11. Grill-Spector, K., & Kanwisher, N. (2005). Visual recognition: As soon as you know it is there, you know what it is. Psychological Science, 16, 152–160.CrossRefPubMedGoogle Scholar
  12. Hillyard, S. A., & Anllo-Vento, L. (1998). Event-related brain potentials in the study of visual selective attention. Proceedings of the National Academy of Sciences, 95, 781–787.CrossRefGoogle Scholar
  13. Hopfinger, J. B., Luck, S. J., & Hillyard, S. A. (2004). Selective attention: Electrophysiological and neuromagnetic studies. In M. S. Gazzaniga (Ed.), The cognitive neurosciences (3rd ed., pp. 561–574). Cambridge, MA: MIT Press.Google Scholar
  14. James, T. W., & Gauthier, I. (2003). Auditory and action semantic features activate sensory-specific perceptual brain regions. Current Biology, 13, 1792–1796.CrossRefPubMedGoogle Scholar
  15. James, T. W., & Gauthier, I. (2004). Brain areas engaged during visual judgments by involuntary access to novel semantic information. Vision Research, 44, 429–439.CrossRefPubMedGoogle Scholar
  16. Kiefer, M., Sim, E.-J., Liebich, S., Hauk, O., & Tanaka, J. (2007). Experience-dependent plasticity of conceptual representations in human sensory-motor areas. Journal of Cognitive Neuroscience, 19, 525–542.CrossRefPubMedGoogle Scholar
  17. Kutas, M., & Hillyard, S. A. (1980). Reading senseless sentences: Brain potentials reflect semantic incongruity. Science, 207, 203–205.CrossRefPubMedGoogle Scholar
  18. Kutas, M., Van Petten, C. K., & Kluender, R. (2006). Psycholinguistics electrified II: 1994–2005. In M. A. Gernsbacher & M. Traxler (Eds.), Handbook of psycholinguistics (2nd ed., pp. 659–724). New York: Elsevier.CrossRefGoogle Scholar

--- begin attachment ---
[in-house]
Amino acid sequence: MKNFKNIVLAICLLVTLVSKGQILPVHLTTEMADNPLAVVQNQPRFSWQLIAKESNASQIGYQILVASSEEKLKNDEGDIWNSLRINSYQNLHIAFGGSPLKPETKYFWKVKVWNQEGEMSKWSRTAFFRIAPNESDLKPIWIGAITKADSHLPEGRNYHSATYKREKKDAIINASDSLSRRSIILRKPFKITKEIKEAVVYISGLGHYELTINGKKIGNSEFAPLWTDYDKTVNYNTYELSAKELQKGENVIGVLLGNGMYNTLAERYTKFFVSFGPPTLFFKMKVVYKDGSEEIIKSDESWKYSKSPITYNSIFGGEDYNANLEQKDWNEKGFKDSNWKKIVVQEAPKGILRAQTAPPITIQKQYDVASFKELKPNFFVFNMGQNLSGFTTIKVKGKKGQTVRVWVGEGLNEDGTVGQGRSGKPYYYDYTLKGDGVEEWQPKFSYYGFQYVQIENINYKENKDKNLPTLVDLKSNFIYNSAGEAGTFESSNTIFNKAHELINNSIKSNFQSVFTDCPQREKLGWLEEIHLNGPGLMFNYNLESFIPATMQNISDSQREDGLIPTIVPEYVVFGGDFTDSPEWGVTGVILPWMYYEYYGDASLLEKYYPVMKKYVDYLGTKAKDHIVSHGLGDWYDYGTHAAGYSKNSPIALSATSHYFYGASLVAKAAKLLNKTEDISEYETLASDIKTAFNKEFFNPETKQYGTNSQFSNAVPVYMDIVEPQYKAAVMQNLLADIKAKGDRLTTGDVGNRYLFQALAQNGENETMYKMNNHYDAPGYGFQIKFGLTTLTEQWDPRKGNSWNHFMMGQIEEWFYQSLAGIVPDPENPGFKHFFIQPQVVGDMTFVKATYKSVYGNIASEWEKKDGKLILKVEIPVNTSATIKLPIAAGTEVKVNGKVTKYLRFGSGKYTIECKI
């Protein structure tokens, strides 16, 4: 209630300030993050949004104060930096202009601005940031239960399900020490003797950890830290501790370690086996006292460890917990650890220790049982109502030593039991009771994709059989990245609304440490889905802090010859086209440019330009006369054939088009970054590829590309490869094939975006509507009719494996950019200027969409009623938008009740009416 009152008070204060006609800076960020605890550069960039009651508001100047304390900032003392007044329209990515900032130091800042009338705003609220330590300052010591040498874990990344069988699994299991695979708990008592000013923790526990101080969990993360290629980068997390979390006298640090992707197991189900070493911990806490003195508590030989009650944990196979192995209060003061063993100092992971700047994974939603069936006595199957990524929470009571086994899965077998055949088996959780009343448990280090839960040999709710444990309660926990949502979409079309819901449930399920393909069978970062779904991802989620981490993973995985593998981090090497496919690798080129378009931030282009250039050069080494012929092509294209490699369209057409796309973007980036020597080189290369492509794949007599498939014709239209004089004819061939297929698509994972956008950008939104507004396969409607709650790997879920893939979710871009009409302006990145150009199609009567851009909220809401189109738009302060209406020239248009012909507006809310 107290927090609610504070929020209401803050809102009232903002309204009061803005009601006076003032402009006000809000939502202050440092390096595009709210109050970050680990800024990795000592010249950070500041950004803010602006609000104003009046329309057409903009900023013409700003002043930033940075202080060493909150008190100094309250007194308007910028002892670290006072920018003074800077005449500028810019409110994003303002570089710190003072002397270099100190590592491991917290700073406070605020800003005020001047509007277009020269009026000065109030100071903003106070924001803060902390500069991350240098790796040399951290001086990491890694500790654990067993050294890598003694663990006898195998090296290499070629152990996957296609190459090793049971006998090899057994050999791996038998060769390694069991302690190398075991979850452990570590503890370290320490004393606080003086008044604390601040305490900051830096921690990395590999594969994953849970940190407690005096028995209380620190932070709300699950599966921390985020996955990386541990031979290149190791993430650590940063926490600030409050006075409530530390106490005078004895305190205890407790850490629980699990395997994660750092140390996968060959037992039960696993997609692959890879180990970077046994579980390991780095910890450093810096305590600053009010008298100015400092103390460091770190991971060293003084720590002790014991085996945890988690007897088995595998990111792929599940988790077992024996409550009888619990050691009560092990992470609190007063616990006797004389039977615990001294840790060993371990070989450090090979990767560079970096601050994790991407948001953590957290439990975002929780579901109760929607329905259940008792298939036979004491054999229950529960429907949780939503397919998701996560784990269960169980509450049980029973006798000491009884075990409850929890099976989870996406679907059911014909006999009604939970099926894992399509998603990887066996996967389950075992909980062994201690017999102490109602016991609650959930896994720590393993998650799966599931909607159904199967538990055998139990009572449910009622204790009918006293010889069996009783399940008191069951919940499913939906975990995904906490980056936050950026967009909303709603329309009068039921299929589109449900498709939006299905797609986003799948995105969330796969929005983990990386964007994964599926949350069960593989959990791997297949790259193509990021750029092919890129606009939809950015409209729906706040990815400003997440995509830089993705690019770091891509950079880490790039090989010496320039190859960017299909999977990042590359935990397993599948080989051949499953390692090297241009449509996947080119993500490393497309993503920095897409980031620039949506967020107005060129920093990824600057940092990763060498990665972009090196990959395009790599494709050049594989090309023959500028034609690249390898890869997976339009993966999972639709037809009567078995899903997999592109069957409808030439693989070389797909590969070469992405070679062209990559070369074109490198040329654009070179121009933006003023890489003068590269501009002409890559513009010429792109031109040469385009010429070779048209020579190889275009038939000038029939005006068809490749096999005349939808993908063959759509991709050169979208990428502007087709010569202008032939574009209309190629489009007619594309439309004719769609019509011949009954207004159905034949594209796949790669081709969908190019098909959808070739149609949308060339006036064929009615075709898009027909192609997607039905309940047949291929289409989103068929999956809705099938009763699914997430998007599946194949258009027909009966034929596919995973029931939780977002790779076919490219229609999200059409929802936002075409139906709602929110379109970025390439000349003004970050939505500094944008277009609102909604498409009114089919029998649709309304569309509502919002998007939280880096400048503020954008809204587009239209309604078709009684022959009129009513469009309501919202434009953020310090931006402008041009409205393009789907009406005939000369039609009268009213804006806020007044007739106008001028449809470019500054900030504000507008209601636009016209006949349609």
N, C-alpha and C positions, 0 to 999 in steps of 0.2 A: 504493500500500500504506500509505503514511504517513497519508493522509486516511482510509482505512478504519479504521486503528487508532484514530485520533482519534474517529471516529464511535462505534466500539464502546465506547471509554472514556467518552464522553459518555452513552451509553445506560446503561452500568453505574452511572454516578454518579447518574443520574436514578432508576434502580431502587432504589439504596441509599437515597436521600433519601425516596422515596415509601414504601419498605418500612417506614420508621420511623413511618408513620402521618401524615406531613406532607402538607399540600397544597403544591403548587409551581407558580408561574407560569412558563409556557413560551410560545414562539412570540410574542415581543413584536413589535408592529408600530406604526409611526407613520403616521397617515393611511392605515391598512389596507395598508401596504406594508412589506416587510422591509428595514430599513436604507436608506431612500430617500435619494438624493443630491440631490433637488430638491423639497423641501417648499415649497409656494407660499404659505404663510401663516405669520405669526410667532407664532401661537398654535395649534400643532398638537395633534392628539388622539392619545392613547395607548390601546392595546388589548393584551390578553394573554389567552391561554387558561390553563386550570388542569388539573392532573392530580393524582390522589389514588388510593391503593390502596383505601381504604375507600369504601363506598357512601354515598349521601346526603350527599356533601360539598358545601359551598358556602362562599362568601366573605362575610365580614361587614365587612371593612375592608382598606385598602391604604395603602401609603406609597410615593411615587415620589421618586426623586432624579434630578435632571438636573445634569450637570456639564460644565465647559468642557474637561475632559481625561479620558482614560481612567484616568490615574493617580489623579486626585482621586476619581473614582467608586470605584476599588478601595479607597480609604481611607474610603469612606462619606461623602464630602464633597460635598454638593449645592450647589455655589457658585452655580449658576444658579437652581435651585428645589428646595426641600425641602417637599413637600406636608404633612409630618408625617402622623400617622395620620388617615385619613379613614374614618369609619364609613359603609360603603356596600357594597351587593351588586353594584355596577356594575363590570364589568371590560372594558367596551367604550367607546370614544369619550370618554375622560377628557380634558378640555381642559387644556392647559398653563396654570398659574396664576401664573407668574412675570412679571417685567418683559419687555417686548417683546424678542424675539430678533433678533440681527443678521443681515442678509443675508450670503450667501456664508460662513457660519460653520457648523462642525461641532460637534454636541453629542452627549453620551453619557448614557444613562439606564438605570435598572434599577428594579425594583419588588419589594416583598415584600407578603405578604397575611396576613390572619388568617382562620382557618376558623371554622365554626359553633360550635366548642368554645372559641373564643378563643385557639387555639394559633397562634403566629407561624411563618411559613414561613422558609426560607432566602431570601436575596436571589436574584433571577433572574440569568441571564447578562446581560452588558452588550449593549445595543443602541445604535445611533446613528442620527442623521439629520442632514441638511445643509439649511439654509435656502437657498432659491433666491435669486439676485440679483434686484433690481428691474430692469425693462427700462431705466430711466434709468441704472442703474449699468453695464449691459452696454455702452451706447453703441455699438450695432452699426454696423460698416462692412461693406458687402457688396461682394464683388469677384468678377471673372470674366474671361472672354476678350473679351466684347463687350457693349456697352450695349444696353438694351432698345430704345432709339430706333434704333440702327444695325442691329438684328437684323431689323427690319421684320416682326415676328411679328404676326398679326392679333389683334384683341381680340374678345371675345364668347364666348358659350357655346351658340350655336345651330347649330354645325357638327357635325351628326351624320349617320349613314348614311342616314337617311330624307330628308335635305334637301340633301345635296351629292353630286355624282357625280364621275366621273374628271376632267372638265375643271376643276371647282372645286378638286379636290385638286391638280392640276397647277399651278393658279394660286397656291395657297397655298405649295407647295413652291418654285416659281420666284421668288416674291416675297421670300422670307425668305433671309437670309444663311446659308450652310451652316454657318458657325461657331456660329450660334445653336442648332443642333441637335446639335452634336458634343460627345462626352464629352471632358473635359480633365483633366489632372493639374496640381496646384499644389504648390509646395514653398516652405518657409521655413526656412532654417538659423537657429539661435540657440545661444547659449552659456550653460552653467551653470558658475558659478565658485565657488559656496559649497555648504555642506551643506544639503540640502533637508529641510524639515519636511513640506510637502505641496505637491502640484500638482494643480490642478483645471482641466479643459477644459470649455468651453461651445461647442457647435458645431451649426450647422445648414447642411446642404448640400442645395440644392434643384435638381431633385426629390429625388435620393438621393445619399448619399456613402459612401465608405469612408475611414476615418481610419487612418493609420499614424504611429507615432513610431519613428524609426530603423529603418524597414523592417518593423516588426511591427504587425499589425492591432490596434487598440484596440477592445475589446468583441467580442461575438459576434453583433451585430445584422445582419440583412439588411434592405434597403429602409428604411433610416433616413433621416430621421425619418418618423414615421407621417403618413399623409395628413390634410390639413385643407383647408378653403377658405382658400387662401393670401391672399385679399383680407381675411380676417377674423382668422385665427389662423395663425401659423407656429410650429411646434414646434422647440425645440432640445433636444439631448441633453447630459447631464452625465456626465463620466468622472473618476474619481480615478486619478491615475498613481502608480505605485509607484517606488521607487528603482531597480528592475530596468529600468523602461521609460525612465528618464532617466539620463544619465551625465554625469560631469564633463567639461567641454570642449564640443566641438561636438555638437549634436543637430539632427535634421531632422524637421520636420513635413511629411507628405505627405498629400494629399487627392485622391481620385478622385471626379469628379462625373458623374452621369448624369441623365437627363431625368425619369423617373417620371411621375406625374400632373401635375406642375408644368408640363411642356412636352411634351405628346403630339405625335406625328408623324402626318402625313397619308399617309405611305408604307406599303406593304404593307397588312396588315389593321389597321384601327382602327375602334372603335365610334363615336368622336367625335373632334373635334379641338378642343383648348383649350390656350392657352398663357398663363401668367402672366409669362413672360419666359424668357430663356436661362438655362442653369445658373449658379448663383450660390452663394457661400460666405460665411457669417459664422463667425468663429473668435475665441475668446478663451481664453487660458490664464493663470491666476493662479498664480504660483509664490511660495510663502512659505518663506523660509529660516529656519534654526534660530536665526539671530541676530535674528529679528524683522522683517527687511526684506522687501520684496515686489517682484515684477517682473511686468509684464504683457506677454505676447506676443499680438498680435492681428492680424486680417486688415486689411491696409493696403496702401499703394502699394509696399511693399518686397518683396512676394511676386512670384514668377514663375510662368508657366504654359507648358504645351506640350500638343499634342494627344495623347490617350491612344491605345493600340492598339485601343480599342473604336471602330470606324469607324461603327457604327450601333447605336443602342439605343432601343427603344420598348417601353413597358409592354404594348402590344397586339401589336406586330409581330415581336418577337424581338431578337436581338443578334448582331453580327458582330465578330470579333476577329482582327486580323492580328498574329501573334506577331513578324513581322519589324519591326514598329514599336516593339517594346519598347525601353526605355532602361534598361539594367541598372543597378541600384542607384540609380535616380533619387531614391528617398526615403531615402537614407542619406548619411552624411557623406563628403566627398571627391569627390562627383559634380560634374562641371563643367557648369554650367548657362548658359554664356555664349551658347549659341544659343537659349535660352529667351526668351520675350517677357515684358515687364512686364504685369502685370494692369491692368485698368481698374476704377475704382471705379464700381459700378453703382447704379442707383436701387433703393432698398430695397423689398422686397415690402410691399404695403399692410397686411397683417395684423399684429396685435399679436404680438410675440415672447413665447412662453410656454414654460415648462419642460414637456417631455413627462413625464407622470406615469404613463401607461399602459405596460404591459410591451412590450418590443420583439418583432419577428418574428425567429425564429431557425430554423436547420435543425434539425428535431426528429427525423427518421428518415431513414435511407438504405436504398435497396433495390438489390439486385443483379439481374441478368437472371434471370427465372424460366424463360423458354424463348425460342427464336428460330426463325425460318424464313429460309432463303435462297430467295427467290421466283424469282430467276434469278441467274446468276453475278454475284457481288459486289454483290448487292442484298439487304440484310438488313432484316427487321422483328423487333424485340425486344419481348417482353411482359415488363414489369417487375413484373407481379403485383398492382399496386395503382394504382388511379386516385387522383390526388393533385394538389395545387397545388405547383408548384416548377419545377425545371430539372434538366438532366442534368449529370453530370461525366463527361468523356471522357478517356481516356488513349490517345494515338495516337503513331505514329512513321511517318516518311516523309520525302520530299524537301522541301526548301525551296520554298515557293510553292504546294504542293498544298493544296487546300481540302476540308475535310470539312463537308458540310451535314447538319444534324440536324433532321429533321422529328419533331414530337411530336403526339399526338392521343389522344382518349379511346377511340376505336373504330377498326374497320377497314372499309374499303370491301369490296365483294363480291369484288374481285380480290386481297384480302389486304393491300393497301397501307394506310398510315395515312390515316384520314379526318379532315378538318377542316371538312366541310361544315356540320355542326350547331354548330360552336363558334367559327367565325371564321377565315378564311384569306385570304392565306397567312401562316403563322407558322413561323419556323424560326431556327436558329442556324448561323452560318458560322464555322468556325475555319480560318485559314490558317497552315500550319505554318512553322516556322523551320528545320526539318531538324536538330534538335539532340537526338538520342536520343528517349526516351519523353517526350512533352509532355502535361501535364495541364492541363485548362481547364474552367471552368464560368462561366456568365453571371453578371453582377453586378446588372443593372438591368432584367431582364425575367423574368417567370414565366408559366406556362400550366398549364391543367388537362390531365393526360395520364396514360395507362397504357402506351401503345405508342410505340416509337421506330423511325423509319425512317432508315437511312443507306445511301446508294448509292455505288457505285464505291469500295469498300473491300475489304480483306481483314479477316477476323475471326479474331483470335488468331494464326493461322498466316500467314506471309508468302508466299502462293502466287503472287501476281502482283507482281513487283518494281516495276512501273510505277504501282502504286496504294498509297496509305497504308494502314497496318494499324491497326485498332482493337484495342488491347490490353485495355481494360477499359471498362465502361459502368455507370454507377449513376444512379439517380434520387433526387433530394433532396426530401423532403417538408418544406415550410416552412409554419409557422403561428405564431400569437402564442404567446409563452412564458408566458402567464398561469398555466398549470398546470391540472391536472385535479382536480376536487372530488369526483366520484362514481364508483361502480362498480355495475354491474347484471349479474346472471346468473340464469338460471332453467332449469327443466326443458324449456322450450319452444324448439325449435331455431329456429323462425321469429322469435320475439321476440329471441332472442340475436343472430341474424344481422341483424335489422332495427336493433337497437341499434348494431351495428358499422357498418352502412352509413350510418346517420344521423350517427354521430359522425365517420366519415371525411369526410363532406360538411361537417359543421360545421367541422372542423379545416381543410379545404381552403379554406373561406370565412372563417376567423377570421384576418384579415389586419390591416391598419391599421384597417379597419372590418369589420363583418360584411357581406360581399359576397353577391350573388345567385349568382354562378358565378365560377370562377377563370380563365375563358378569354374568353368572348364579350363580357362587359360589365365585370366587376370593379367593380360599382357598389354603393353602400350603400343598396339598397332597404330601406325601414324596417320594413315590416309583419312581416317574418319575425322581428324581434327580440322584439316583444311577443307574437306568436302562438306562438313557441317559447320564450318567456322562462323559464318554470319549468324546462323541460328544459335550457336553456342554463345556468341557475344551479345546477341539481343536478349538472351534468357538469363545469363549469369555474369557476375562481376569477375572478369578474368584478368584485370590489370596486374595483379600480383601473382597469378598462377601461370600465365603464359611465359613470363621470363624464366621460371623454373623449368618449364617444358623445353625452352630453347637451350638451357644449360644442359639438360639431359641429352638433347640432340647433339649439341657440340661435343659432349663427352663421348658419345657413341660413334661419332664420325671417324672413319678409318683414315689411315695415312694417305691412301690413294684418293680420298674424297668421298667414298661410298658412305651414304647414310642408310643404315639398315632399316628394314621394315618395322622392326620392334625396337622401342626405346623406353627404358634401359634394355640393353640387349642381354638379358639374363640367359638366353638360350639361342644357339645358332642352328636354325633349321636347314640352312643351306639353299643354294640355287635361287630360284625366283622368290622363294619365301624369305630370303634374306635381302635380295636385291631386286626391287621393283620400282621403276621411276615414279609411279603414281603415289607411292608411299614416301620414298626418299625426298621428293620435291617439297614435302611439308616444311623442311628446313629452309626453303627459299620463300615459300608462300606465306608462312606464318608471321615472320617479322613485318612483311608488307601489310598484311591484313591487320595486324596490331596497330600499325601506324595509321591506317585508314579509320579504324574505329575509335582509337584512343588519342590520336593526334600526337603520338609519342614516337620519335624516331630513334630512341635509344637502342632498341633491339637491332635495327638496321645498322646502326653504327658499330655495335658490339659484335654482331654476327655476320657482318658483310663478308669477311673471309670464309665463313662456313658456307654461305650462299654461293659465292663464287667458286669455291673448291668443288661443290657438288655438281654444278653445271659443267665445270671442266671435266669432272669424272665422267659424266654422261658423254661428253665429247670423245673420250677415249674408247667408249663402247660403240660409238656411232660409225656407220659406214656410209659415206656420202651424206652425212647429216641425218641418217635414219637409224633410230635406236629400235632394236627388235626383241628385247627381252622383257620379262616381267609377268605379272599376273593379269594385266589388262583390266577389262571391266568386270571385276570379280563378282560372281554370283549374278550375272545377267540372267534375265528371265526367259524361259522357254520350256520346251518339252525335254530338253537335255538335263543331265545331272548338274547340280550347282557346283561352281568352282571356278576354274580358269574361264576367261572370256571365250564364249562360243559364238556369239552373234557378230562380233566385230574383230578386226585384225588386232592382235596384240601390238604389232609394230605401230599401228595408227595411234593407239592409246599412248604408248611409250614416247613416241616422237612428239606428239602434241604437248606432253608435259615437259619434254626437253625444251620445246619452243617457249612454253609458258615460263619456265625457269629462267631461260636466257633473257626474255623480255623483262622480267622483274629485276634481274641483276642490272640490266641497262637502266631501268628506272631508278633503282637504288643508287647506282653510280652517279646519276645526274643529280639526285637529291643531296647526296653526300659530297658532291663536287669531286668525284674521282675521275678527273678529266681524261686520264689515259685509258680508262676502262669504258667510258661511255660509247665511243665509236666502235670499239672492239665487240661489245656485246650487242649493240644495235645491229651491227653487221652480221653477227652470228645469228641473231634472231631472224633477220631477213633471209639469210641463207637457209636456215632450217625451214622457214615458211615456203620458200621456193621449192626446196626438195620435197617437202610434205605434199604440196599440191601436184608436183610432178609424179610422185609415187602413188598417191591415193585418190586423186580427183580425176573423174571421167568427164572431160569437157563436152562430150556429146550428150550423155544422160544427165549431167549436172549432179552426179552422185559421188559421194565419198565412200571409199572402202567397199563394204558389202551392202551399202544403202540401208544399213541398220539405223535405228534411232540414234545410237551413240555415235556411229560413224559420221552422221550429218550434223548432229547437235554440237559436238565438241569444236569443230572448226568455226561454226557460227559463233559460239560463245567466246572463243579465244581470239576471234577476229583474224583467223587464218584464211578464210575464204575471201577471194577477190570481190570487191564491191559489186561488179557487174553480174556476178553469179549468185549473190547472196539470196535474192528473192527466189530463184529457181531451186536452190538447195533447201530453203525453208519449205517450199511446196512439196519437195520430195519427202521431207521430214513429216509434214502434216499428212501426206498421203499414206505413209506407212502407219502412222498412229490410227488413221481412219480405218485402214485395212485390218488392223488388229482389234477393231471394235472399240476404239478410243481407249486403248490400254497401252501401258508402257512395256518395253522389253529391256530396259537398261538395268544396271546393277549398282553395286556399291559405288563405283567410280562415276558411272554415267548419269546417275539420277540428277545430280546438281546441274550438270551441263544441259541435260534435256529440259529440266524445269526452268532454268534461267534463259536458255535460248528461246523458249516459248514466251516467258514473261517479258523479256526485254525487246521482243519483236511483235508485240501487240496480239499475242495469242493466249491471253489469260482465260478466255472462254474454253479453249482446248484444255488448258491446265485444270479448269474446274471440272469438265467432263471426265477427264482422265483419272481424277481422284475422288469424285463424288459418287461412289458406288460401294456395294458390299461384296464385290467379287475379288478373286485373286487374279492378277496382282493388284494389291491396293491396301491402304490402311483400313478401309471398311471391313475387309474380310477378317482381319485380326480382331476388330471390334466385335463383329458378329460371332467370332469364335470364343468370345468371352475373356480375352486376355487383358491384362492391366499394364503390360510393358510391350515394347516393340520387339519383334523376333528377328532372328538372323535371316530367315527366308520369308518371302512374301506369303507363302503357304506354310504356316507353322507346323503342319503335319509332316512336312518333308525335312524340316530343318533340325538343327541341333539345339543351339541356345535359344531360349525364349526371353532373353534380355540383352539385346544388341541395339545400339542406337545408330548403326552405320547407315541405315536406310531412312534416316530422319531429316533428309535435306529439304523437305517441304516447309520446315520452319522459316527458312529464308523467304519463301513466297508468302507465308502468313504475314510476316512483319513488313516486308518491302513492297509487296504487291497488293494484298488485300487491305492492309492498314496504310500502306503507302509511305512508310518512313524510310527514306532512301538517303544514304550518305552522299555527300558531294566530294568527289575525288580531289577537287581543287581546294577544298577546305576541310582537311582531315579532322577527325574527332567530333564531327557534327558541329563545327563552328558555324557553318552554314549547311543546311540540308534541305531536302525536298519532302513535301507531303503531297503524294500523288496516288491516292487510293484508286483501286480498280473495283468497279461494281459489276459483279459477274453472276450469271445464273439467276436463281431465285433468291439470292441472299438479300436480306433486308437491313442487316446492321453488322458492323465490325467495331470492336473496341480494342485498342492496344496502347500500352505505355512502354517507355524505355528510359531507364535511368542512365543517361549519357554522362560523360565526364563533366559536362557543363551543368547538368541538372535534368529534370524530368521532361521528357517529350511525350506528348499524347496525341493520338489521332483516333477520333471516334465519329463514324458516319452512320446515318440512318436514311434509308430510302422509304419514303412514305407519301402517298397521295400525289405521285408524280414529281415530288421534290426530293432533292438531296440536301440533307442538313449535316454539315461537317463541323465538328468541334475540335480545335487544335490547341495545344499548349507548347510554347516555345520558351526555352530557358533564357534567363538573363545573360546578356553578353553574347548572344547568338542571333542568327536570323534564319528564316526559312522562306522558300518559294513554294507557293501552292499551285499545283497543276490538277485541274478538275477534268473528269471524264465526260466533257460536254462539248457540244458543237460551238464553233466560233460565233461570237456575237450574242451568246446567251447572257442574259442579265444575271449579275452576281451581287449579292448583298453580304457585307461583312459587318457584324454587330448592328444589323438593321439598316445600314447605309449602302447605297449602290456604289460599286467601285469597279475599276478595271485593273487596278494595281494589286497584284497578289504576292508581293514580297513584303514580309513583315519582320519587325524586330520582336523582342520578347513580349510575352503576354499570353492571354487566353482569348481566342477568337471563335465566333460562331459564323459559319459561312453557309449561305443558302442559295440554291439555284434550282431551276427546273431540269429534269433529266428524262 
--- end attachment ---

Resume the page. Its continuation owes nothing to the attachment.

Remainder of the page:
19. Lehmann, D., & Skrandies, W. (1980). Reference-free identification of components of checkerboard-evoked multichannel potential fields. Electroencephalography & Clinical Neurophysiology, 48, 609–621.CrossRefGoogle Scholar
  20. Martin, A. (1998). The organization of semantic knowledge and the origin of words in the brain. In N. Jablonski & L. Aiello (Eds.), The origin and diversification of language (pp. 69–98). San Francisco: California Academy of Sciences.Google Scholar
  21. Martin, A. (2007). The representation of object concepts in the brain. Annual Review of Psychology, 58, 25–45.CrossRefPubMedGoogle Scholar
  22. Meeren, H. K. M., van Heijnsbergen, C. C. R. J., & de Gelder, B. (2005). Rapid perceptual integration of facial expression and emotional body language. Proceedings of the National Academy of Sciences, 102, 16518–16523.CrossRefGoogle Scholar
  23. Pexman, P. M., Hargreaves, I. S., Edwards, J. D., Henry, L. C., & Goodyear, B. G. (2007). The neural consequences of semantic richness: When more comes to mind, less activation is observed. Psychological Science, 18, 401–406.CrossRefPubMedGoogle Scholar
  24. Talairach, J., & Tournoux, P. (1988). Co-planar stereotaxic atlas of the human brain. New York: Thieme.Google Scholar
  25. Tanaka, J. W., & Curran, T. A. (2001). A neural basis for expert object recognition. Psychological Science, 12, 43–47.CrossRefPubMedGoogle Scholar
  26. Tanaka, J. W., Curran, T. A., & Sheinberg, D. L. (2005). The training and transfer of real-world perceptual expertise. Psychological Science, 16, 145–151.CrossRefPubMedGoogle Scholar
  27. Thorpe, S., Fize, D., & Marlot, C. (1996). Speed of processing in the human visual system. Nature, 381, 520–522.CrossRefPubMedGoogle Scholar
  28. von Müller, F. T. A. H. (1982). Unterhaltungen mit Goethe [Conversations with Goethe]. Munich: Beck.Google Scholar
  29. Weisberg, J., van Turennout, M., & Martin, A. (2007). A neural system for learning about object function. Cerebral Cortex, 17, 513–521.CrossRefPubMedGoogle Scholar

Copyright information

© Psychonomic Society, Inc. 2008

Authors and Affiliations

  1. 1.Department of PsychologyHumboldt UniversityBerlinGermany

Personalised recommendations